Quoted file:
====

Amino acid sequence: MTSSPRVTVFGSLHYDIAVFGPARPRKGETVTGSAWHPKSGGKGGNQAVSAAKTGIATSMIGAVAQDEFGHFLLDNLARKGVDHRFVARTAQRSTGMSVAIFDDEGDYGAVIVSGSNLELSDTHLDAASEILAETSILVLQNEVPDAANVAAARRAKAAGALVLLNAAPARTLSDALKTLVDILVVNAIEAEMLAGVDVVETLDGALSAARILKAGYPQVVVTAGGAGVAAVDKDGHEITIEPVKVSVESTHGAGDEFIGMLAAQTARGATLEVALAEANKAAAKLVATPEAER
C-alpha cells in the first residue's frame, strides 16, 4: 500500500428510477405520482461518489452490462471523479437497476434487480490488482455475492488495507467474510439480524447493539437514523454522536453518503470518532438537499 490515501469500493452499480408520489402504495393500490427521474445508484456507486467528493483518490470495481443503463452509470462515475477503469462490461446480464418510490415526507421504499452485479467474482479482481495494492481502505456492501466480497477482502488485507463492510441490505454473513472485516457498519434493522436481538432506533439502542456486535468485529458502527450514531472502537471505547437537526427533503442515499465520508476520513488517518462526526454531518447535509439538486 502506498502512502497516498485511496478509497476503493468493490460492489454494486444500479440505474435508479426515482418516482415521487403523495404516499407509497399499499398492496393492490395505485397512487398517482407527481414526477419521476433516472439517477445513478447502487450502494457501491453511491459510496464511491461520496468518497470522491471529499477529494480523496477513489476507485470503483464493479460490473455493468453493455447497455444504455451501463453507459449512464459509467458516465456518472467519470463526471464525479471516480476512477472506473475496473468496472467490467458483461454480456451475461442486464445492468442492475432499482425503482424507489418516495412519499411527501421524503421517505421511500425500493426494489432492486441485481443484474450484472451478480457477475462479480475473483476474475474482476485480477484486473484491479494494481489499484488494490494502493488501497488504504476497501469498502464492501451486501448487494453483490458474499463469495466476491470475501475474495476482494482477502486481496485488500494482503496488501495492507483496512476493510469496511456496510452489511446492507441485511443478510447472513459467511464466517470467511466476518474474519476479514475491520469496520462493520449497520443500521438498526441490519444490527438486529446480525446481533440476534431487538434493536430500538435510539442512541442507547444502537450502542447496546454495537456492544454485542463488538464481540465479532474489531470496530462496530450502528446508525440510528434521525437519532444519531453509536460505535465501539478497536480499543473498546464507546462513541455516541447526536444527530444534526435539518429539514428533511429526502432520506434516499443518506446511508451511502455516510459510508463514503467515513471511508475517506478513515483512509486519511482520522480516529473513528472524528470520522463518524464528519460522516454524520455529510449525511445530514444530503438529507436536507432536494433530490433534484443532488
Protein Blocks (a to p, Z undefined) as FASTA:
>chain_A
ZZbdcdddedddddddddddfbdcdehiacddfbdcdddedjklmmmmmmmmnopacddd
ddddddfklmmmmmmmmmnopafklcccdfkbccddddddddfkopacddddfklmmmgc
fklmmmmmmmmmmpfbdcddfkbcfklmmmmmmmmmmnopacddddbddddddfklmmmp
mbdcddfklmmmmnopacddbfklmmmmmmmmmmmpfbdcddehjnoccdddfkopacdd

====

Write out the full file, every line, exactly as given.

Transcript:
Amino acid sequence: MTSSPRVTVFGSLHYDIAVFGPARPRKGETVTGSAWHPKSGGKGGNQAVSAAKTGIATSMIGAVAQDEFGHFLLDNLARKGVDHRFVARTAQRSTGMSVAIFDDEGDYGAVIVSGSNLELSDTHLDAASEILAETSILVLQNEVPDAANVAAARRAKAAGALVLLNAAPARTLSDALKTLVDILVVNAIEAEMLAGVDVVETLDGALSAARILKAGYPQVVVTAGGAGVAAVDKDGHEITIEPVKVSVESTHGAGDEFIGMLAAQTARGATLEVALAEANKAAAKLVATPEAER
C-alpha cells in the first residue's frame, strides 16, 4: 500500500428510477405520482461518489452490462471523479437497476434487480490488482455475492488495507467474510439480524447493539437514523454522536453518503470518532438537499 490515501469500493452499480408520489402504495393500490427521474445508484456507486467528493483518490470495481443503463452509470462515475477503469462490461446480464418510490415526507421504499452485479467474482479482481495494492481502505456492501466480497477482502488485507463492510441490505454473513472485516457498519434493522436481538432506533439502542456486535468485529458502527450514531472502537471505547437537526427533503442515499465520508476520513488517518462526526454531518447535509439538486 502506498502512502497516498485511496478509497476503493468493490460492489454494486444500479440505474435508479426515482418516482415521487403523495404516499407509497399499499398492496393492490395505485397512487398517482407527481414526477419521476433516472439517477445513478447502487450502494457501491453511491459510496464511491461520496468518497470522491471529499477529494480523496477513489476507485470503483464493479460490473455493468453493455447497455444504455451501463453507459449512464459509467458516465456518472467519470463526471464525479471516480476512477472506473475496473468496472467490467458483461454480456451475461442486464445492468442492475432499482425503482424507489418516495412519499411527501421524503421517505421511500425500493426494489432492486441485481443484474450484472451478480457477475462479480475473483476474475474482476485480477484486473484491479494494481489499484488494490494502493488501497488504504476497501469498502464492501451486501448487494453483490458474499463469495466476491470475501475474495476482494482477502486481496485488500494482503496488501495492507483496512476493510469496511456496510452489511446492507441485511443478510447472513459467511464466517470467511466476518474474519476479514475491520469496520462493520449497520443500521438498526441490519444490527438486529446480525446481533440476534431487538434493536430500538435510539442512541442507547444502537450502542447496546454495537456492544454485542463488538464481540465479532474489531470496530462496530450502528446508525440510528434521525437519532444519531453509536460505535465501539478497536480499543473498546464507546462513541455516541447526536444527530444534526435539518429539514428533511429526502432520506434516499443518506446511508451511502455516510459510508463514503467515513471511508475517506478513515483512509486519511482520522480516529473513528472524528470520522463518524464528519460522516454524520455529510449525511445530514444530503438529507436536507432536494433530490433534484443532488
Protein Blocks (a to p, Z undefined) as FASTA:
>chain_A
ZZbdcdddedddddddddddfbdcdehiacddfbdcdddedjklmmmmmmmmnopacddd
ddddddfklmmmmmmmmmnopafklcccdfkbccddddddddfkopacddddfklmmmgc
fklmmmmmmmmmmpfbdcddfkbcfklmmmmmmmmmmnopacddddbddddddfklmmmp
mbdcddfklmmmmnopacddbfklmmmmmmmmmmmpfbdcddehjnoccdddfkopacdd